Skip down a bit and follow these three tips: Eliminate notifications, Maximize your apps, and Use a Pomodoro timer. Later on, come back to read the rest! :-)
I recently finished Nick Carr's book "The Shallows
", which describes the impact that technology has on our brains. While I can't say I enjoyed the book (a shame, I was very keen to read it), part of the author's introduction resonated strongly with me:
"Over the last few years I've had an uncomfortable sense that someone, or something, has been tinkering with my brain [...]. I'm not thinking the way I used to think. I feel it most strongly when I'm reading. I used to find it easy to immerse myself in a book or a lengthy article. [...] That's rarely the case anymore. Now my concentration starts to drift after a page or two. I get fidgety, lose the thread, begin looking for something else to do. [...] The deep reading that used to come naturally has become a struggle."
Carr states that the single biggest change in his professional life over this last decade has been the internet. The many boons it brings come at a price:
"[W]hat the Net seems to be doing is chipping away my capacity for concentration and contemplation. Whether I'm online or not, my mind now expects to take in information the way the Net distributes it: in a swiftly moving stream of particles. Once I was a scuba diver in the sea of words. Now I zip along the surface like a guy on a Jet Ski."
As the years pass I've noticed the same thing: checking email, reading new blog posts, or perusing interesting tweets sometimes have an almost inescapable appeal. What's worse is that, according to Carr's book, the more information I take in this way, the greater my appetite for it, and the harder it becomes to focus for any length of time.
In my experience, the "consumer half" of me crowds out my "producer half". I end up preferring the consumption of other people's work over the creation of my own.
Here are some of the techniques I've found useful in keeping both halves happy.
Eliminate notifications, or at least audible / visible cues
This is one of the basic rules: information should not announce its arrival. It's hard enough to resist infodrugs without arming them with a way to pull you in. Turn those notifications off!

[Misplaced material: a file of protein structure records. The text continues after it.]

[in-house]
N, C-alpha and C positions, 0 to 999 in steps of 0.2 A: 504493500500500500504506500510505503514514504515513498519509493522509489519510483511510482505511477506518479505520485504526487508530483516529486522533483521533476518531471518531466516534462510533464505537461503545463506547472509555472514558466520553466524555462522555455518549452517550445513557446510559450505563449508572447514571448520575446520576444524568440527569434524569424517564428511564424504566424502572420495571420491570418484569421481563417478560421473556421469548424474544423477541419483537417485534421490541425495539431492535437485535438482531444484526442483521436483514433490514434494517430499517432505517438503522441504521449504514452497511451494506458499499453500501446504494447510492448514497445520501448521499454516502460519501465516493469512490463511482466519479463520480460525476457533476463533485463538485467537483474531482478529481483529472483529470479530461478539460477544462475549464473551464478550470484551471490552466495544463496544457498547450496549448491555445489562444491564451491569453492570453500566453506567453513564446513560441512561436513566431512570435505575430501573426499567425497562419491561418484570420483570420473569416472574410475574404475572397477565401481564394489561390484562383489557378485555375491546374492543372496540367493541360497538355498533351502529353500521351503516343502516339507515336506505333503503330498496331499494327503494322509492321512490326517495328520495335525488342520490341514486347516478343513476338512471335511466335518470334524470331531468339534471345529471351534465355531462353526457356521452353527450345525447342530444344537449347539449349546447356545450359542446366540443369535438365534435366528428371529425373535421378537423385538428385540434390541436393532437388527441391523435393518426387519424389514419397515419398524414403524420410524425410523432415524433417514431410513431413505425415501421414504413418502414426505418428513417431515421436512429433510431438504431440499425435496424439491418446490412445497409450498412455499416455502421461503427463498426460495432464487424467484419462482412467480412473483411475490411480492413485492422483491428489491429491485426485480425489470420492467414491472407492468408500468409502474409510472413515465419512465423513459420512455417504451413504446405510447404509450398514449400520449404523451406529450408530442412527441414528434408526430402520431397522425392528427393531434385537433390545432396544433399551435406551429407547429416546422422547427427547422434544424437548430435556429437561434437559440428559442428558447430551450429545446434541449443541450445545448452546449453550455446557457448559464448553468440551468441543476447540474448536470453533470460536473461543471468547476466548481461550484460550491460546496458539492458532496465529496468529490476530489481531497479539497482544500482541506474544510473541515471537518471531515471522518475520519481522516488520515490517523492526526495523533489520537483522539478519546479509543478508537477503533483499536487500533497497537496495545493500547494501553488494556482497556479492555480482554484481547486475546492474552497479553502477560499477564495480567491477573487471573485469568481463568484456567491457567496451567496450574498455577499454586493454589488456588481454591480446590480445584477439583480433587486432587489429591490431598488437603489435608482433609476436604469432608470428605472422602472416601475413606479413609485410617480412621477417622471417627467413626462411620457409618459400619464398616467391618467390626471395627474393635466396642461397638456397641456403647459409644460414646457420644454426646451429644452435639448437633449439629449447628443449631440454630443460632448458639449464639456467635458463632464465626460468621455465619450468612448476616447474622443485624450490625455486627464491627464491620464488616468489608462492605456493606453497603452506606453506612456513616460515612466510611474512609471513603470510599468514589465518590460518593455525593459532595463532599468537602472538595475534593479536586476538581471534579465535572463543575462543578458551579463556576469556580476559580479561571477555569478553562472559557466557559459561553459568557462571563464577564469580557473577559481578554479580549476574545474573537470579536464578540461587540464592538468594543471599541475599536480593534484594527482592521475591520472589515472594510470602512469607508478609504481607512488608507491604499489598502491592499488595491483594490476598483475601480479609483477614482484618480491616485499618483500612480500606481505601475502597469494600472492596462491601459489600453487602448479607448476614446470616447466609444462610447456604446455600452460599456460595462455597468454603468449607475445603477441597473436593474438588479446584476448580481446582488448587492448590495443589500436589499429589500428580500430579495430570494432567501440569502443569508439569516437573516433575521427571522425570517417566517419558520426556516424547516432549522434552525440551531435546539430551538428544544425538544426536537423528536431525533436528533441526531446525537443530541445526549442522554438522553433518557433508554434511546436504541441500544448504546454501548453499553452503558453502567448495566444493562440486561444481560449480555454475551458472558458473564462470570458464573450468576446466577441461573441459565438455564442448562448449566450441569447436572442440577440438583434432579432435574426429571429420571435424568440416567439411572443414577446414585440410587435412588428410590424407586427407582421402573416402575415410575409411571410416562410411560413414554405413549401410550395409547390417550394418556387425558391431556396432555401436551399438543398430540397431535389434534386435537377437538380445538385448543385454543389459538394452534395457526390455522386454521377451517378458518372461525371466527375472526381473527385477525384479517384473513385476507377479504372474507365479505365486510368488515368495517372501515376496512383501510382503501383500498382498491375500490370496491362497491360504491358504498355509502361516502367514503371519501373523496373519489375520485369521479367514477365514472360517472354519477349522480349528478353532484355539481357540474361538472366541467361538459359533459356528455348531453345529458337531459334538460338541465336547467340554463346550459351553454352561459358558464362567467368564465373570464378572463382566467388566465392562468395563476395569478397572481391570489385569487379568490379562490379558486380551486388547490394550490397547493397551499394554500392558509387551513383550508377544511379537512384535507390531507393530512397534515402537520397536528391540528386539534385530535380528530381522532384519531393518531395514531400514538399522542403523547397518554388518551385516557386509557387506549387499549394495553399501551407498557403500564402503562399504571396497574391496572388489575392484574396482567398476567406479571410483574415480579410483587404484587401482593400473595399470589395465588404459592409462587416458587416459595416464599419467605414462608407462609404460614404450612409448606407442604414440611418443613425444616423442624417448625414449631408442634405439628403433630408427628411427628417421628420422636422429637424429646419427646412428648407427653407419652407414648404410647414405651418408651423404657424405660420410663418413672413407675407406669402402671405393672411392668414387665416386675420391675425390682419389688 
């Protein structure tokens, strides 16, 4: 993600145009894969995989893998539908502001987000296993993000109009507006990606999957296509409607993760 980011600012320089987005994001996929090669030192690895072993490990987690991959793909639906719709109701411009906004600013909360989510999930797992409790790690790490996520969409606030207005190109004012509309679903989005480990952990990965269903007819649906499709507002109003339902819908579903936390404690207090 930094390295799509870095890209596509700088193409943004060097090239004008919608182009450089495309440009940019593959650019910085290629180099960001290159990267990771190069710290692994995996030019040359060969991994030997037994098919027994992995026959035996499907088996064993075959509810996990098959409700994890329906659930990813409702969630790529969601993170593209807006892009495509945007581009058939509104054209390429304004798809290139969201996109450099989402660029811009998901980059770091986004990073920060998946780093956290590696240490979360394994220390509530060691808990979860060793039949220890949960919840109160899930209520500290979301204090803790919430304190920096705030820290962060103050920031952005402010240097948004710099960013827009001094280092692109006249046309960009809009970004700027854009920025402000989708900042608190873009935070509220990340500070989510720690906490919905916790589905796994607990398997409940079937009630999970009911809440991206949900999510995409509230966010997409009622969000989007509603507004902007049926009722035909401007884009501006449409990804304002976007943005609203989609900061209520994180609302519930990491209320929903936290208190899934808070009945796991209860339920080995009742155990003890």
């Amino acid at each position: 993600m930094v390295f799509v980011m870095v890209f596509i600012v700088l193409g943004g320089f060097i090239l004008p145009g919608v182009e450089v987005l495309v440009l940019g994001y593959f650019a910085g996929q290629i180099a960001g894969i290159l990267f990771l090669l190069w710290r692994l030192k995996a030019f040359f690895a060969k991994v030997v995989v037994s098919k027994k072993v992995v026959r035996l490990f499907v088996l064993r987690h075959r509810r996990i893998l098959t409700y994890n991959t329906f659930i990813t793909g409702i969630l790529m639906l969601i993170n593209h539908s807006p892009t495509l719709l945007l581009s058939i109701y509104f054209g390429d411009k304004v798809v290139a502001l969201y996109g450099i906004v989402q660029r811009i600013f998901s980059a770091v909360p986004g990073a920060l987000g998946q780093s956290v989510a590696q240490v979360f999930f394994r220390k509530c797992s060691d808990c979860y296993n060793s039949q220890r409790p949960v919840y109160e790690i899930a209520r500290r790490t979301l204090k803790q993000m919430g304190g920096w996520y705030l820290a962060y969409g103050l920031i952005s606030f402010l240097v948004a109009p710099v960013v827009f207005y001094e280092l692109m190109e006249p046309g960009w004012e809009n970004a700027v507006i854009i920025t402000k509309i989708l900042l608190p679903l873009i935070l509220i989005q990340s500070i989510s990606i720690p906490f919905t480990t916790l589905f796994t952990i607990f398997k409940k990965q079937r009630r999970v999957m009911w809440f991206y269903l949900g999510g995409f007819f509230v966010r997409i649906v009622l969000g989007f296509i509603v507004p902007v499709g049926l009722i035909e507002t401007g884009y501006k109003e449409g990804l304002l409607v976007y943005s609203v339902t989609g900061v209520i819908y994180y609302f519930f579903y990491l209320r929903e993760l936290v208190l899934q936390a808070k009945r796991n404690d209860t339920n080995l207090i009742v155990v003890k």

Process information on your schedule
You'll find it difficult to live without notifications at first: the desire to frequently check for emails, tweets, and facebook updates will be hard to resist. Don't give in! If you do, you'll defeat the purpose of turning off notifications. Instead, make it a point to check at regular intervals, or between activities.
Maximize or "Full screen" your apps
There are many studies showing that multitasking impacts focus. Context switching is expensive. By maximizing your current application's window, it's harder for other apps to pull you away from your task. If your eye catches movement in a twitter client, or your Inbox suddenly becoming Inbox (1) you know what will happen next! :-)
David Allen's Getting Things Done
is full great advice. A few principles I've found particularly useful to combat attention:
- Keep your Inbox at zero: Knowing you've dealt with all your emails makes it easier to focus on other things
- Log all thoughts / ideas / todos: Write them down, if you keep them in your head they waste precious "mind cycles"
- Schedule tasks for the future: I found this technique particularly powerful yet I rarely see it mentioned. When you capture a todo that doesn't need to be done today, set its start date accordingly, and use a tool that can hide all future tasks. I've always found it disheartening to see a never ending stream of future todos, which is what most task managers show you. The feeling you get when all the day's tasks are accomplished is a powerful incentive to stay focused.
Organize workspaces by activity
I covered this more in-depth in an earlier post
but the gist of it is to leverage tools like OS X's Spaces to keep your communication tools (i.e. distractions!) on one screen, while keeping productive work well away on a different screen.
Use a Pomodoro timer
The premise of Pomodoro
(Italian for tomato) is simple: if you focus for 25min without interruptions, you can reward yourself with a 5 minute break. As long as you can stick to your side of the bargain (no distractions for 25min!) that 5 min of relaxation does wonders to recharge your concentration. There are lots of Pomodoro apps out there (mobile, web, and desktop). Or you can just use a kitchen timer :-)
Listening to music also helps me concentrate, as long as it's music I know well, otherwise my minds pays too much attention to the new lyrics and music.
Reclaiming your attention does a lot to "protect" your creativity in my experience but here are a couple techniques more focused on creativity itself..
I've stopped listening to podcasts and audiobooks while exercising (usually running or cycling). I've found that physical exertion combined with being outside frees my mind to think new thoughts. Many of my ideas for blog posts, applications, or activities come during this time. Bring a means of capturing those ideas with you!
That's the name of a daily activity in my task list. It's there to remind me that I want to create something every day. It doesn't have to be big, it doesn't have to be amazing, it just needs to be something: a draft of a blog post, a drawing, a poem to my lovely wife. They all count. And the great thing is that once you get started doing something creative, it's a lot easier to keep going.
Finally done with this post! Can't wait to see what's arrived in my twitter feed! :-)